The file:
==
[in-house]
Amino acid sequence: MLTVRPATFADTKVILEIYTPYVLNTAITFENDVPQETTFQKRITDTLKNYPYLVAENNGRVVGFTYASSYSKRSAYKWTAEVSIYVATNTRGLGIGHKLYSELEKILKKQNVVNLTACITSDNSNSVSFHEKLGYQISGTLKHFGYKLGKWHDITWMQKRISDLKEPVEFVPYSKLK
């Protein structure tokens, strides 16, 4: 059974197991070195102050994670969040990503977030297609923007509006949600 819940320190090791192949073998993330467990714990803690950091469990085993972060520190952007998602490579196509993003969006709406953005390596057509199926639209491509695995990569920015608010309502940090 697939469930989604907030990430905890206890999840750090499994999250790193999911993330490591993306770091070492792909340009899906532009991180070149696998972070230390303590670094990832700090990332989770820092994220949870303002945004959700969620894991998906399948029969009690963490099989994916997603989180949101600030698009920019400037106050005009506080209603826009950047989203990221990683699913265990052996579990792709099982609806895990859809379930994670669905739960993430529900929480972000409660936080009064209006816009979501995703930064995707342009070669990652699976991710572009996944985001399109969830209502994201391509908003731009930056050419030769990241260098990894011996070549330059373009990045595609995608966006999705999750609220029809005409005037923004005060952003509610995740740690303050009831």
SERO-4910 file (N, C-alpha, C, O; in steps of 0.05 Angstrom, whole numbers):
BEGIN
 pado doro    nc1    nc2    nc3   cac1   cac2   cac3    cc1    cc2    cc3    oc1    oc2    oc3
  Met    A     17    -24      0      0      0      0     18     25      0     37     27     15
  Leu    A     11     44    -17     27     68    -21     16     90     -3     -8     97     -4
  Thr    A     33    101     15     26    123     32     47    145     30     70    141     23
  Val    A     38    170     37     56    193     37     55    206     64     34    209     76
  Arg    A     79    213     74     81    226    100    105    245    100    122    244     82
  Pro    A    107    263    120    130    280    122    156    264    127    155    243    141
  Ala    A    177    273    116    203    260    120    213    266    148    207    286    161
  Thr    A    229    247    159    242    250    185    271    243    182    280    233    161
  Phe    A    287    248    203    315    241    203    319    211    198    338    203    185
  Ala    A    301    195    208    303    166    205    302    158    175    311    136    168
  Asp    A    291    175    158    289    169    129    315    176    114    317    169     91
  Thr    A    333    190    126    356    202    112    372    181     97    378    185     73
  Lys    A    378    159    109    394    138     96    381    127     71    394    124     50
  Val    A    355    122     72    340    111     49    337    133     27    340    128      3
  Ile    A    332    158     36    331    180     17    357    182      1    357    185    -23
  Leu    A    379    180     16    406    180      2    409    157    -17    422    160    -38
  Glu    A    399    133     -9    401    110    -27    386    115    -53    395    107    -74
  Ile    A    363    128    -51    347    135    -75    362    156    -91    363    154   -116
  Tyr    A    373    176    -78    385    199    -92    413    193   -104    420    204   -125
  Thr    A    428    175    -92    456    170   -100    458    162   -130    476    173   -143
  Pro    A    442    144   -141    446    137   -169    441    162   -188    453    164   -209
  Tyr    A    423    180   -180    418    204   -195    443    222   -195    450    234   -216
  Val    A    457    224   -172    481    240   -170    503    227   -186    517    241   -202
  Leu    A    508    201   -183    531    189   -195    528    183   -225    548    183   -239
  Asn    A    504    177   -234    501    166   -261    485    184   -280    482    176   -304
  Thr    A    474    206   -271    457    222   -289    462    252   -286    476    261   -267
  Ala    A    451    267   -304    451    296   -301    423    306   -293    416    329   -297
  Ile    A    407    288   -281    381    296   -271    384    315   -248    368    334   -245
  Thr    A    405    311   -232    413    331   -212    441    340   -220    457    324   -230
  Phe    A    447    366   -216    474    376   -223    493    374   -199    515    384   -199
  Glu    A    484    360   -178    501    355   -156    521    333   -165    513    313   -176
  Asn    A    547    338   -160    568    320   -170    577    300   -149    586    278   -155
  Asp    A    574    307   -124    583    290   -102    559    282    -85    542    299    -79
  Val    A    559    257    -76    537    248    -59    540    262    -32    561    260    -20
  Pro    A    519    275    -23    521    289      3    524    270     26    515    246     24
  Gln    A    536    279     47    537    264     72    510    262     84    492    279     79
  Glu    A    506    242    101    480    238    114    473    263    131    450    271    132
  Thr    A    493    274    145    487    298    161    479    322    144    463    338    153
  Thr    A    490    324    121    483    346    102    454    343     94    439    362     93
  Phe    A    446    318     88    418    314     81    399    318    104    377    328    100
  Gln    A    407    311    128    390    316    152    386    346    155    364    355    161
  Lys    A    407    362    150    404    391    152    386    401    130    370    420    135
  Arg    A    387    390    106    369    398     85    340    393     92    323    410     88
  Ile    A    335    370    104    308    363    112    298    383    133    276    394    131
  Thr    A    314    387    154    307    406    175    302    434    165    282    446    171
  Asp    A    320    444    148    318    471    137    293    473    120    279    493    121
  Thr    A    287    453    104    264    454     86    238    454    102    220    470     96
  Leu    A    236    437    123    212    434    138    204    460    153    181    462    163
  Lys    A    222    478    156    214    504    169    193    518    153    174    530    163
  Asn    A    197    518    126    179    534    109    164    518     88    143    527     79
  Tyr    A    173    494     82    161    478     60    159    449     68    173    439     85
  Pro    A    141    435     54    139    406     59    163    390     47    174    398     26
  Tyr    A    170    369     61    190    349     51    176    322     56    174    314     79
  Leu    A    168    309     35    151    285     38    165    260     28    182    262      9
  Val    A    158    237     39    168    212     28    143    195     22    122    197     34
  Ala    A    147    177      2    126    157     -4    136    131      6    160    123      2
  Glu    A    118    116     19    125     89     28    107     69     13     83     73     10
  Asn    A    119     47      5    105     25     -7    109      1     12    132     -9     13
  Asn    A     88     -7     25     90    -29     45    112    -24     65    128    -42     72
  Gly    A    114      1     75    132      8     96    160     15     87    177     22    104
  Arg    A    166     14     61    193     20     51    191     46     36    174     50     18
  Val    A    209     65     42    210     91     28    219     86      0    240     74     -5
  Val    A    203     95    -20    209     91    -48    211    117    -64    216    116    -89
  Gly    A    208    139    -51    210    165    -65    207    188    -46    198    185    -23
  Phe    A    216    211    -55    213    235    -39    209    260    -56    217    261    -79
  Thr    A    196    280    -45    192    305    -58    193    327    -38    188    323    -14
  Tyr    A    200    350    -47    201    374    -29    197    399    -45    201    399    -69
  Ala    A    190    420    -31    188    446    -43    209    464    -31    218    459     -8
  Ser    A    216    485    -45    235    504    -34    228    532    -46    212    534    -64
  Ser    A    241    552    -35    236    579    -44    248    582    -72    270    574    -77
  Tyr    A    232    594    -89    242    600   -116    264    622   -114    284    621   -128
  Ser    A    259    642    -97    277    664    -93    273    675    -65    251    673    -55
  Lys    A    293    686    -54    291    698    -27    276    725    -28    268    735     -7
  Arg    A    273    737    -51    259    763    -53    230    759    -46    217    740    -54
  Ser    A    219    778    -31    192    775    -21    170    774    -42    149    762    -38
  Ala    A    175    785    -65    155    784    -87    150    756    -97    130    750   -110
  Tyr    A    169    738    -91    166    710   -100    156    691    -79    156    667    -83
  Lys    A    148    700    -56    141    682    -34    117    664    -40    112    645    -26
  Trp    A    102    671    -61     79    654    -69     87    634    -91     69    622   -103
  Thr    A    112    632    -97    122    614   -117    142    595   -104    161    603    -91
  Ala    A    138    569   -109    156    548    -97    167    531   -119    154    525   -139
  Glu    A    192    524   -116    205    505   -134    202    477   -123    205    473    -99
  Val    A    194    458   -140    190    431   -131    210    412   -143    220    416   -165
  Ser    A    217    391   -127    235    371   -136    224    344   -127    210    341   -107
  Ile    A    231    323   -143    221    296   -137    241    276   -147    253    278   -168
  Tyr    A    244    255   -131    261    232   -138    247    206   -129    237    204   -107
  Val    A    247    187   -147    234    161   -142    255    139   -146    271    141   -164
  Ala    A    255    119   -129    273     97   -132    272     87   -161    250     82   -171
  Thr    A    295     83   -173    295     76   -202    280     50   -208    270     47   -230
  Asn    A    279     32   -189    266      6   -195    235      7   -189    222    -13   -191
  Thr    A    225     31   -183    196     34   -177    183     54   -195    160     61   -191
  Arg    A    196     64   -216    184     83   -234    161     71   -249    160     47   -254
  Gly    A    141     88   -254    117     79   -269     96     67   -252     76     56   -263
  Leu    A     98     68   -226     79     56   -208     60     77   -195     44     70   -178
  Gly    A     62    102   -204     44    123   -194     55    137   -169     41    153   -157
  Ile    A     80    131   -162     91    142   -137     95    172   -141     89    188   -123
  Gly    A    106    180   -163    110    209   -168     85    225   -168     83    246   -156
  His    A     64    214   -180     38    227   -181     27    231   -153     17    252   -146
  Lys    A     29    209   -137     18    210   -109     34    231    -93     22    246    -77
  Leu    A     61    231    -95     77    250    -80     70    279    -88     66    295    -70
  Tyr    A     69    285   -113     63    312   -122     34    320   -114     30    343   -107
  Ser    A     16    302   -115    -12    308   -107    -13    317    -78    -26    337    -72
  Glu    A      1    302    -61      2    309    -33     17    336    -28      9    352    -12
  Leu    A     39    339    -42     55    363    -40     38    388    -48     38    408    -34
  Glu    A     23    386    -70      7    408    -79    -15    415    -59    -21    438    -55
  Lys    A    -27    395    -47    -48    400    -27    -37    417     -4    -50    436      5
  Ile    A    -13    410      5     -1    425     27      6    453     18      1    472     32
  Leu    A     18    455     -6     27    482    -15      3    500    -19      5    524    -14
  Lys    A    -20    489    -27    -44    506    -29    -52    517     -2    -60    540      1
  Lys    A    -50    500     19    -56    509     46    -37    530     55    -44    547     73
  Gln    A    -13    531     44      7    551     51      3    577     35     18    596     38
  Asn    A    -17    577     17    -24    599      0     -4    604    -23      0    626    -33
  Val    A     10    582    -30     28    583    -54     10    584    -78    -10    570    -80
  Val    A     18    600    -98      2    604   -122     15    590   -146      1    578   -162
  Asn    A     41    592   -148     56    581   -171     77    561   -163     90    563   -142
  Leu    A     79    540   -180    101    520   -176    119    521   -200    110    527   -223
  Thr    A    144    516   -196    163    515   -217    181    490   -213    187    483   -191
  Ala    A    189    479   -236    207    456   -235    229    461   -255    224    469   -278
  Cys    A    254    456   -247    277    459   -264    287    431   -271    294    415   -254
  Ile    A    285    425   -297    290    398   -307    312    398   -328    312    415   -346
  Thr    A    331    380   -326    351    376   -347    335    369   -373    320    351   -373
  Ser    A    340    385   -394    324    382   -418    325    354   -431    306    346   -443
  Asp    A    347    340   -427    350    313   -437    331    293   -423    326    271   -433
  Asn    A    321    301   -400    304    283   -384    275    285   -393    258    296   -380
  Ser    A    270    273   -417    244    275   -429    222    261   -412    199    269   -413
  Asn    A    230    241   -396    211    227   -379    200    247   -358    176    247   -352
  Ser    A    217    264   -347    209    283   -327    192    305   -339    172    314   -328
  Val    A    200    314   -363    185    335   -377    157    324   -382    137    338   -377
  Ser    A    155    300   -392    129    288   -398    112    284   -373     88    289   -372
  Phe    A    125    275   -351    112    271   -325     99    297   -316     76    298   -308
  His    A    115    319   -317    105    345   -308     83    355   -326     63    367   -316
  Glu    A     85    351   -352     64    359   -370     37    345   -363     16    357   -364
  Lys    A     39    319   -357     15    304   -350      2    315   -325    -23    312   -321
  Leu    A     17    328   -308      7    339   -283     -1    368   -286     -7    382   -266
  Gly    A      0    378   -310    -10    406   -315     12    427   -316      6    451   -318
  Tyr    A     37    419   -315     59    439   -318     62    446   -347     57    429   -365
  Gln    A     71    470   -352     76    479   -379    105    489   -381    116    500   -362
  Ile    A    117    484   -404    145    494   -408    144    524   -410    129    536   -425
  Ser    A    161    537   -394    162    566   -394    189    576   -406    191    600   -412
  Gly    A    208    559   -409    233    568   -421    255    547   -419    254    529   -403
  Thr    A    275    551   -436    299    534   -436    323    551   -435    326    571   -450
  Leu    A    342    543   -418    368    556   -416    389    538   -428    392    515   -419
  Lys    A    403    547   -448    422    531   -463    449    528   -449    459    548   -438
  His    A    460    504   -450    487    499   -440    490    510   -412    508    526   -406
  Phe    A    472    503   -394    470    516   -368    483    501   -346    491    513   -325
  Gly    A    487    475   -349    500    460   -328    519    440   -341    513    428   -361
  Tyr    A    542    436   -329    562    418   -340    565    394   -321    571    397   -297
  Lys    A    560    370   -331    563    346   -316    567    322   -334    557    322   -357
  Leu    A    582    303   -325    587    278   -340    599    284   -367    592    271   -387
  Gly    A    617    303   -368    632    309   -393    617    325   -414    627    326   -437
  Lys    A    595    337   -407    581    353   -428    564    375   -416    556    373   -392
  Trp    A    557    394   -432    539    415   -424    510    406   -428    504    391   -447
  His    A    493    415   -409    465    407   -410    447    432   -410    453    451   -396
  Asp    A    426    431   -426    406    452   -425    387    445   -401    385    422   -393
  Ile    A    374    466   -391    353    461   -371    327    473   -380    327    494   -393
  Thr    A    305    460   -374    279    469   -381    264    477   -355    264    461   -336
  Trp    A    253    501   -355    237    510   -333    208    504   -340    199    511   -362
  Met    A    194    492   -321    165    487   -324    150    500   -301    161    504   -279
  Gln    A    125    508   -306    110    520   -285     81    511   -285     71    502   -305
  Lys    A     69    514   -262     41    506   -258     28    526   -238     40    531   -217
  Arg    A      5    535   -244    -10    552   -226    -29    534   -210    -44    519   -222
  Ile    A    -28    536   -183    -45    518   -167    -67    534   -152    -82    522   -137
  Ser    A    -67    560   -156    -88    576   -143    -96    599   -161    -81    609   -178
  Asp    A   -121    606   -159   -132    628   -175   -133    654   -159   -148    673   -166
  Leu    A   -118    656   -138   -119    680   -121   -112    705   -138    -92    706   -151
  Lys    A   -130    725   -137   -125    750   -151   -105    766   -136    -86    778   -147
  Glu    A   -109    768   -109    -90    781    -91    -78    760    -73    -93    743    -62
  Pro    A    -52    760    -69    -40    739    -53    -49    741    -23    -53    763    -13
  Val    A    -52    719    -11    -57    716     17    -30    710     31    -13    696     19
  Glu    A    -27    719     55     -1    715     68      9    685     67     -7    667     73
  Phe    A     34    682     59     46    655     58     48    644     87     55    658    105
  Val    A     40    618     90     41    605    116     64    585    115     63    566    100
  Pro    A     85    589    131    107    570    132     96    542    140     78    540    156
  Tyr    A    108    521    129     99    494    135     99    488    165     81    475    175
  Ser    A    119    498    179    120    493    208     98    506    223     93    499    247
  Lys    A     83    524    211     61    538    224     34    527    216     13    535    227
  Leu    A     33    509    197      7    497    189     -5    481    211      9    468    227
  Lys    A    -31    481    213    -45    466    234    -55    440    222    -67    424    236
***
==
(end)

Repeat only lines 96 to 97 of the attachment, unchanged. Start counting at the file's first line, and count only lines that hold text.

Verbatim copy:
  Asn    A    279     32   -189    266      6   -195    235      7   -189    222    -13   -191
  Thr    A    225     31   -183    196     34   -177    183     54   -195    160     61   -191